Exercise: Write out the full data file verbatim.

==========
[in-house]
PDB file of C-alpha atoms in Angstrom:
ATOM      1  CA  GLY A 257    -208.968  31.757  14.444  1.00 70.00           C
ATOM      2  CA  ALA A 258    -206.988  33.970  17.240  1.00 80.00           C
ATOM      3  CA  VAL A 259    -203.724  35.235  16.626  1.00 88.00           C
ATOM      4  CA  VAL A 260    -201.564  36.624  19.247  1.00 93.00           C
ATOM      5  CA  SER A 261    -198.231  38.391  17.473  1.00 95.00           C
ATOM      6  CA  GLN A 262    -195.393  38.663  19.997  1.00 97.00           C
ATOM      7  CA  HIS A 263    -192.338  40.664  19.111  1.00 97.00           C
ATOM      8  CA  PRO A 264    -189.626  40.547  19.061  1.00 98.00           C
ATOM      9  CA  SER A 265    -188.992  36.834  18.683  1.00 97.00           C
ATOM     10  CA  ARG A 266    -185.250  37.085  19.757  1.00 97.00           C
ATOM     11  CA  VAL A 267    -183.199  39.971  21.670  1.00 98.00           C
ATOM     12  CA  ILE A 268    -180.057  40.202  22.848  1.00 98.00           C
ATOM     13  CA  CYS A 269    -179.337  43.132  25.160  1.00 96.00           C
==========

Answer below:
[in-house]
PDB file of C-alpha atoms in Angstrom:
ATOM      1  CA  GLY A 257    -208.968  31.757  14.444  1.00 70.00           C
ATOM      2  CA  ALA A 258    -206.988  33.970  17.240  1.00 80.00           C
ATOM      3  CA  VAL A 259    -203.724  35.235  16.626  1.00 88.00           C
ATOM      4  CA  VAL A 260    -201.564  36.624  19.247  1.00 93.00           C
ATOM      5  CA  SER A 261    -198.231  38.391  17.473  1.00 95.00           C
ATOM      6  CA  GLN A 262    -195.393  38.663  19.997  1.00 97.00           C
ATOM      7  CA  HIS A 263    -192.338  40.664  19.111  1.00 97.00           C
ATOM      8  CA  PRO A 264    -189.626  40.547  19.061  1.00 98.00           C
ATOM      9  CA  SER A 265    -188.992  36.834  18.683  1.00 97.00           C
ATOM     10  CA  ARG A 266    -185.250  37.085  19.757  1.00 97.00           C
ATOM     11  CA  VAL A 267    -183.199  39.971  21.670  1.00 98.00           C
ATOM     12  CA  ILE A 268    -180.057  40.202  22.848  1.00 98.00           C
ATOM     13  CA  CYS A 269    -179.337  43.132  25.160  1.00 96.00           C